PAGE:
James Comey Says He’s ‘Mildly Nauseous’ Over Potentially Swaying Election

But FBI Director says he stands by his decision to announce new Hillary Clinton investigation before election

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In front of a Senate Judiciary Committee hearing Wednesday, FBI Director James Comey said he doesn’t regret announcing a new investigation into presidential candidate Hillary Clinton’s emails shortly before the 2016 election.

“Look, this is terrible. It makes me mildly nauseous to think that we might have had some impact on the election,” Comes said, according to CNN. “But honestly, it wouldn’t change the decision.”

Senator Dianne Feinstein from California asked Comey why he thought it was “necessary” to make the announcement to Congress without all the proper information.

“Why was it necessary to announce 11 days before a presidential election that you were opening an investigation on a new computer without any knowledge of what was in that computer, why didn’t you just do the investigation as you would normally with no public announcement?” she asked.

Comey said that when looking at Anthony Weiner’s computer for the first time, investigators saw thousands of Clinton’s emails, including what they thought would be the missing emails from her first three months as Secretary of State. The investigators and the Justice Department agreed that they should get a search warrant.

The search was related to an investigation into Weiner’s possible inappropriate communications with a minor. He was married to top Clinton aide Huma Abedin.

That’s when Comey was faced with a tough choice.

“I’ve lived my entire career by the tradition that if you could possibly avoid it, you avoid any action in the run-up to an election that might have an impact,” he said.

Comey’s argument comes down to how he weighed his two options, which he agreed were both horrible. He ultimately decided that not announcing a significant change in an already-closed investigation would be “catastrophic,” or the lesser of two evils.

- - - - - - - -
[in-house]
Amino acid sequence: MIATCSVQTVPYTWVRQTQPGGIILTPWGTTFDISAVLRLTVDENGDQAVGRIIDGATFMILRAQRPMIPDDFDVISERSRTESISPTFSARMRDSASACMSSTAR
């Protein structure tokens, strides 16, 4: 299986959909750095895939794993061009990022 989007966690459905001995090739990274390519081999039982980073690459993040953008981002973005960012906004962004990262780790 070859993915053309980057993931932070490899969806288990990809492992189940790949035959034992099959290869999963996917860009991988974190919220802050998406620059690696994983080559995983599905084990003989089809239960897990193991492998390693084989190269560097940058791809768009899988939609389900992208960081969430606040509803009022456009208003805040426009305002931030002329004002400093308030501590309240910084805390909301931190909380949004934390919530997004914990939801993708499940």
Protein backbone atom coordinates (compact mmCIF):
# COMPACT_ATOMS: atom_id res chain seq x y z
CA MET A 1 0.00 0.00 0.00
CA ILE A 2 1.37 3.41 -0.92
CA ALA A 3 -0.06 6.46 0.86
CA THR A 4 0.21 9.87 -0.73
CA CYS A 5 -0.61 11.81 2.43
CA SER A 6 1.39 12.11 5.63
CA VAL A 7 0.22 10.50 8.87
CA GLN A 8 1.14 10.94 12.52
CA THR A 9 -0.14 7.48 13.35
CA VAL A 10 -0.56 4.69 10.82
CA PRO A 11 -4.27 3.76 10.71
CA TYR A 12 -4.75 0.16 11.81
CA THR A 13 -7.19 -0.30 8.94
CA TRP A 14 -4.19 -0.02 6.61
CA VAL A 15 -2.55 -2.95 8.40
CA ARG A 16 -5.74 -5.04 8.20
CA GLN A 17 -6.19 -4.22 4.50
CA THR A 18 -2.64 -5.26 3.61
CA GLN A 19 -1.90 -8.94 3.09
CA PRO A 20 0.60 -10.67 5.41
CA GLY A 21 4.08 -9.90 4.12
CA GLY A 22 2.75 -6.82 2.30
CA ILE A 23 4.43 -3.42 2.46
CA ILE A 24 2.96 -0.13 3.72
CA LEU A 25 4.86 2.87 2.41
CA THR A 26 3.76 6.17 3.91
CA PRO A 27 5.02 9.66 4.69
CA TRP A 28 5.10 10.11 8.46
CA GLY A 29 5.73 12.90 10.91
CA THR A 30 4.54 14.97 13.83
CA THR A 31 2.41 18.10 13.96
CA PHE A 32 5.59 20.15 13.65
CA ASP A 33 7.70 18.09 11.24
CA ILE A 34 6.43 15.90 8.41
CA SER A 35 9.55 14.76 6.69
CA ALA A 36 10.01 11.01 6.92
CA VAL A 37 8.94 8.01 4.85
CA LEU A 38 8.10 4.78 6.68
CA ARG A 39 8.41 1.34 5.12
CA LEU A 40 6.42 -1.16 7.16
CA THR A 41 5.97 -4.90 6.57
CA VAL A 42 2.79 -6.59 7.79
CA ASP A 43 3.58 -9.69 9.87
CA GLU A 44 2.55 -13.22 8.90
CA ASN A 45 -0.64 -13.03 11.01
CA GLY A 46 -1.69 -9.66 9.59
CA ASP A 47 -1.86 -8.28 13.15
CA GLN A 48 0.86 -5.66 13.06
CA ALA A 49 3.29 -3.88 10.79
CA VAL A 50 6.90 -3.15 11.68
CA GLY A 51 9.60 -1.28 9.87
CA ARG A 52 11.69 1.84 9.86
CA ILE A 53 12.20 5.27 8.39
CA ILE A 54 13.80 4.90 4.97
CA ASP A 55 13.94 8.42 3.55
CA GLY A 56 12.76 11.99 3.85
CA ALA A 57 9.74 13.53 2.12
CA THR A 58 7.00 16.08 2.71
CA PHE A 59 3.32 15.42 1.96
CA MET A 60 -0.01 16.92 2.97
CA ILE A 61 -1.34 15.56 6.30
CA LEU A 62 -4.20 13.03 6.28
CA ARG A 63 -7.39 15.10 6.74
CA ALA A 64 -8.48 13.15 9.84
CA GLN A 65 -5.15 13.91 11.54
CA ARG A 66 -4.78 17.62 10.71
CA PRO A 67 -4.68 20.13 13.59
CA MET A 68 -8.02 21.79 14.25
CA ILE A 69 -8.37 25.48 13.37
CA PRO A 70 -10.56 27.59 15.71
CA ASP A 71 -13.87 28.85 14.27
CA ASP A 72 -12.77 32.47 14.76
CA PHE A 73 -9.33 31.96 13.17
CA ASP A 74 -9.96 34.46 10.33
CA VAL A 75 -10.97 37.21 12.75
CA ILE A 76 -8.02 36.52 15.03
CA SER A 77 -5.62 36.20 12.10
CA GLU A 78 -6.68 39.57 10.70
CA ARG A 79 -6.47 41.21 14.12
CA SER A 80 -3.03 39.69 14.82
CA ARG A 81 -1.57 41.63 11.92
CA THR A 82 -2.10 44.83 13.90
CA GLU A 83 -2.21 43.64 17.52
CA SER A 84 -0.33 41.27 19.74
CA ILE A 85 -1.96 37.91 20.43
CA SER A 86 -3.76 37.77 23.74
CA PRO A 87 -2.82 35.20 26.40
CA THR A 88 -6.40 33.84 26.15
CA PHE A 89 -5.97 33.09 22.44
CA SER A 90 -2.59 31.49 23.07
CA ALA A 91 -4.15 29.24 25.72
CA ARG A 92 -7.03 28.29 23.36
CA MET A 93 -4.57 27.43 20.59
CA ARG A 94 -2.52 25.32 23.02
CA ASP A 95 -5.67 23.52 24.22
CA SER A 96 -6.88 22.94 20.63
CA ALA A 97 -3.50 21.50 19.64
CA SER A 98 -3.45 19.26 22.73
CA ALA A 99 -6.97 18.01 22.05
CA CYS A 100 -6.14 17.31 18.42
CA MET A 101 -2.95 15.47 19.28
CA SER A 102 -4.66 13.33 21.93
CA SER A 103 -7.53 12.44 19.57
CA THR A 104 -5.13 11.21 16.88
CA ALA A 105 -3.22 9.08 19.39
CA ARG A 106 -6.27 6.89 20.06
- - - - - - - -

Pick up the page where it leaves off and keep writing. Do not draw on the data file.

Comey added that even with the benefit of hindsight, he would still make the same decision. He added that while there was enormous debate in his ranks, they concluded that not doing so would be “the death of the FBI as an independent institution.”

“You took an enormous gamble,” Feinstein said. “The gamble was that there was something there that would invalidate her candidacy and there wasn’t. So one has to look at that action and say ‘did it affect the campaign?’ and I think most people who have looked at it say yes.”

Clinton agreed with Feinstein. She told CNN’s Christiane Amanpour at a Women for Women event that the last-minute interference had a significant impact on her campaign.

“If the election had been on October 27, I would be your president,” she said.

“It wasn’t a perfect campaign — there is no such thing — but I was on the way to winning until a combination of Jim Comey’s letter on October 28 and Russian WikiLeaks raised doubts in the minds of people who were inclined to vote for me and got scared off,” she added.